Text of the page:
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Investment analysis

Equities started the New Year in much the same fashion as they ended 2003 until some very disappointing job numbers from the US and a shock statement from Shell on its level of reserves sent shares in Europe and the US into reverse. But the FTSE World index was still trading 1.9 per cent higher by the end of the week and, in spite of Friday&#39s setback, investors remain confident that stocks will make progress over the next 12 months.

It was a mixed start to the year for UK stocks, with a sharp fall in Shell&#39s share price after its shock announcement, pushing the FTSE 100 lower on Friday while earlier in the week the record-equalling 12 consecutive gains for the index came to an end.

However, it was a positive start to the year for mid and small caps as investors continued to chase cyclical stocks. The FTSE 250 and Small Cap indices rose by 1.7 per cent and 2.1 per cent respectively while the FTSE 100 was 1 per cent down.

In spite of a sharp fall on Friday, US stocks ended the trading week in positive territory. However, the weak December payroll report came as a shock and, having reached on Thursday its highest closing level since March 2002, the Dow Jones fell back to end 0.5 per cent higher. The S&P 500 index added 1.2 per cent while the Nasdaq gained 4 per cent.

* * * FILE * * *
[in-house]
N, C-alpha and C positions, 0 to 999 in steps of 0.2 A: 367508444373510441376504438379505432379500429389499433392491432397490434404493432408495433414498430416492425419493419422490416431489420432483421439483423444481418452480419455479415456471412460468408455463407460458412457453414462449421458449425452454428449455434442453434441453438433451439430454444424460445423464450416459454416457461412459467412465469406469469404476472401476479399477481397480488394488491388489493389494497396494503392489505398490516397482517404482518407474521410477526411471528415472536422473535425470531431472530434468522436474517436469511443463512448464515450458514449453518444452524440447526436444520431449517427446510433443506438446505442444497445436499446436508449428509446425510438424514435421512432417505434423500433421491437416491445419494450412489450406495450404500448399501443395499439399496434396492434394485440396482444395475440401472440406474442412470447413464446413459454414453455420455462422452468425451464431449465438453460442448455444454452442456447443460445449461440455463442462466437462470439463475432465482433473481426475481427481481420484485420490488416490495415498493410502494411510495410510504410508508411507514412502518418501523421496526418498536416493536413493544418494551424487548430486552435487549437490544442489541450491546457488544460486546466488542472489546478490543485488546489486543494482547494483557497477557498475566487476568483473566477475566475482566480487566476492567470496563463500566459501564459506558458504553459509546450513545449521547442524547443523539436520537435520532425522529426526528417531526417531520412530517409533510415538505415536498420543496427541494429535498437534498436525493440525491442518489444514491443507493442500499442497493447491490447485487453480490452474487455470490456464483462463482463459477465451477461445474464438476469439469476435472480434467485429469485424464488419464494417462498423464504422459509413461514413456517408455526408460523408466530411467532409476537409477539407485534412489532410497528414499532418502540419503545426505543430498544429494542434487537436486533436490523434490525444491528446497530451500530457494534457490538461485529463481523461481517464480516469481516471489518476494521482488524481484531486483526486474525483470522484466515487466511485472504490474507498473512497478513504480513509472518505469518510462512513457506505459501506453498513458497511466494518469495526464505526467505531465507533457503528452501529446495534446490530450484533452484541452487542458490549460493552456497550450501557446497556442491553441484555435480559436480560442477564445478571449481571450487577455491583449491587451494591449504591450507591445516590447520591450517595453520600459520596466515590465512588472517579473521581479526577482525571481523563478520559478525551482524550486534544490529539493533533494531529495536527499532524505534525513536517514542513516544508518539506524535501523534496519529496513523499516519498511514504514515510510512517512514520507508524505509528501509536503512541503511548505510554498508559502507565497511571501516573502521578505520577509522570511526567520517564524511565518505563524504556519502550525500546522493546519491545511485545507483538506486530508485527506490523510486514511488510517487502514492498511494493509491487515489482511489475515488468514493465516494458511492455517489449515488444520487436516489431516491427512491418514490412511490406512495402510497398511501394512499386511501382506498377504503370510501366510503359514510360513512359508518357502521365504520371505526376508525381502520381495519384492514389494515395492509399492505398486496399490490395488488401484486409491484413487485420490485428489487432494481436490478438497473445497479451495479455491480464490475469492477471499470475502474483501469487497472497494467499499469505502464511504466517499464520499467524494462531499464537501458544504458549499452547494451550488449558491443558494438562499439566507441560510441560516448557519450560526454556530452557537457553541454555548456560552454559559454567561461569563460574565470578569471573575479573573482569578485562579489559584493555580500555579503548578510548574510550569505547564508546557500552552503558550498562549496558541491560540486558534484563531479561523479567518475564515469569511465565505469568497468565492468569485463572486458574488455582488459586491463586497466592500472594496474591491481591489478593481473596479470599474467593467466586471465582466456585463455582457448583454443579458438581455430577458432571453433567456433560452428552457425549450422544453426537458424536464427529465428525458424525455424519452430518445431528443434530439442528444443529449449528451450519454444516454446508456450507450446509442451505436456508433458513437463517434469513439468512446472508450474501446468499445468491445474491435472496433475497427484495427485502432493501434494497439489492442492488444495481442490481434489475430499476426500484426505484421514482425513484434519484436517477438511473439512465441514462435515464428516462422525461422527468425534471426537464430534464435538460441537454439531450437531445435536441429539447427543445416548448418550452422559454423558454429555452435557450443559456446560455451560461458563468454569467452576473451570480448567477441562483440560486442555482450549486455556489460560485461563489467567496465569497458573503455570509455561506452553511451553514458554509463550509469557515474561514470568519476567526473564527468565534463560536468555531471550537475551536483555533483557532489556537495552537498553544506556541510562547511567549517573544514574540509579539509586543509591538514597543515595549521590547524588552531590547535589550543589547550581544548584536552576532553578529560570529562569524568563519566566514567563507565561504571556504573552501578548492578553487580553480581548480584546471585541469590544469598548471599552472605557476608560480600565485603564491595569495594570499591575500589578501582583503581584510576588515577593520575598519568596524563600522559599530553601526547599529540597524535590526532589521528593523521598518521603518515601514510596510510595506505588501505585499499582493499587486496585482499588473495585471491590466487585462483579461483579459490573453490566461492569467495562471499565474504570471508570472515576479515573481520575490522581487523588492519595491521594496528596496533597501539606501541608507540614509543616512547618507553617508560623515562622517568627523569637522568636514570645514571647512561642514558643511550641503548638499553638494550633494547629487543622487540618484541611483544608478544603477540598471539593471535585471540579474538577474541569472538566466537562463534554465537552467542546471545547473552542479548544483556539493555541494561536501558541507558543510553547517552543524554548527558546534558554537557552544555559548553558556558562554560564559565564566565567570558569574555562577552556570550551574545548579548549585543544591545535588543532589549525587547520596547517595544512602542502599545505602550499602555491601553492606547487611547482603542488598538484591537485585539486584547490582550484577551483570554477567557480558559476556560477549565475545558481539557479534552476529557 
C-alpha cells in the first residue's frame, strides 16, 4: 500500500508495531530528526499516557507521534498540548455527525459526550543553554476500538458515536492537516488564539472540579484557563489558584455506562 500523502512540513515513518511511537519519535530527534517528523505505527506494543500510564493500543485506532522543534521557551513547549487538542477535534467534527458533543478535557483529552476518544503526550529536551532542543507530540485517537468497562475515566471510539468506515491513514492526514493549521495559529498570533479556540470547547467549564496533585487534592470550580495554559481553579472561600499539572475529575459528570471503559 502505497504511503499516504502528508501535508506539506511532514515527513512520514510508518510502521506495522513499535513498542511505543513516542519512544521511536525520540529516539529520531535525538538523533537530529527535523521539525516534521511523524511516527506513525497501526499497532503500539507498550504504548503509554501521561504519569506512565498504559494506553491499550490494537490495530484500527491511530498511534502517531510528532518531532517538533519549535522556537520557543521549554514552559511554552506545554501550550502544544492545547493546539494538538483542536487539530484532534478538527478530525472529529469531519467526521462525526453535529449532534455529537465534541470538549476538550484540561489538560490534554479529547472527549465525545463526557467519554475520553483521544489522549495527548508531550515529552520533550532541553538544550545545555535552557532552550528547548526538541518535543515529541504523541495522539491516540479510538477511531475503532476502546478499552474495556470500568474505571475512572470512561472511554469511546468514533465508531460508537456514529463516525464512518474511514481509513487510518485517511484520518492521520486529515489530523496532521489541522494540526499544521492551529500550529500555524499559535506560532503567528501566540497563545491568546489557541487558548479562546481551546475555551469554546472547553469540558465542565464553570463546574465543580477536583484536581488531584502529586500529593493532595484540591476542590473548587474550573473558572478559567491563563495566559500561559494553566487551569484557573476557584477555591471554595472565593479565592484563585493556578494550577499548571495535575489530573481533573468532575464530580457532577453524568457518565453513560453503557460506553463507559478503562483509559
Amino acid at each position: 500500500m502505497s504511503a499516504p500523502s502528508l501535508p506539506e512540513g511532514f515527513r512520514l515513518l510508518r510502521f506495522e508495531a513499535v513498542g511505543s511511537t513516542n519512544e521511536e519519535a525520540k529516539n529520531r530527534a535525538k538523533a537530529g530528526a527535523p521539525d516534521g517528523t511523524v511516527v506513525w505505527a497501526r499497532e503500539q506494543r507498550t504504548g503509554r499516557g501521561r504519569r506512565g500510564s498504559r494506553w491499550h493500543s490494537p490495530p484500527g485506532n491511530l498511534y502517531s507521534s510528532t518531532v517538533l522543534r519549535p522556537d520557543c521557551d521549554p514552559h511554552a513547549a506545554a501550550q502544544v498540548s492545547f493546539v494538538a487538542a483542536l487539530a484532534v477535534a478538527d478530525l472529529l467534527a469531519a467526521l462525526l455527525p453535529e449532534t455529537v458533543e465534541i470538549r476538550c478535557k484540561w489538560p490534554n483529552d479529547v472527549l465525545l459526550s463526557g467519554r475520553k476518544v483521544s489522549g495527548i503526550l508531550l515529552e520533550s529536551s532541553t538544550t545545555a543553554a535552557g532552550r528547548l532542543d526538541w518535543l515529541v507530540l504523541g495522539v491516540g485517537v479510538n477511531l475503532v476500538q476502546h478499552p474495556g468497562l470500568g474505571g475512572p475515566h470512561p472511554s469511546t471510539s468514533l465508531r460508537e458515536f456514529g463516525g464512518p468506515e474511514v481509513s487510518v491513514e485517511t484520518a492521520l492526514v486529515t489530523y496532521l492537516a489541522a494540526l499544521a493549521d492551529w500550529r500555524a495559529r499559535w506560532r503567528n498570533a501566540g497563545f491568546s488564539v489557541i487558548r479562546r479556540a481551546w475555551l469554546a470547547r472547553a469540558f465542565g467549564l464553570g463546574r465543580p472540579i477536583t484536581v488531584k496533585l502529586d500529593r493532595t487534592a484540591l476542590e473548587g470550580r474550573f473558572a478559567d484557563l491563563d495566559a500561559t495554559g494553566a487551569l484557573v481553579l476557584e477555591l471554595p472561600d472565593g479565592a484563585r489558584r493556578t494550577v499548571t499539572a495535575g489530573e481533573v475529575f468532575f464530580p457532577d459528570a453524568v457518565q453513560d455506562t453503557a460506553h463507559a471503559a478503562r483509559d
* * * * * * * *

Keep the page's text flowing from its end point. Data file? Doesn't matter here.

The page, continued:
In Europe, stocks moved to their highest level in 16 months on Thursday, helped by Nokia raising its earnings&#39 guidance for the last quarter. However, as was the case in the UK, the oil sector dragged most indices lower on Friday following the announcement from Shell. By the end of the week, the FTSE Eurotop 300 index was 0.3 per cent higher.

In Japan the Nikkei 225 rose by 2.7 per cent to its highest level in 11 weeks, with exporters and technology stocks leading the way following a brief weakening of the yen against the dollar.

Elsewhere in the Far East, investors begun the year in optimistic mood pushing the MSCI Asia-Pacific index to its highest level in nearly three years. In Hong Kong, a buoyant property sector helped the Hang Seng start the year with a gain of 4.6 per cent while in Korea and Taiwan stocks ended 2.6 per cent higher.

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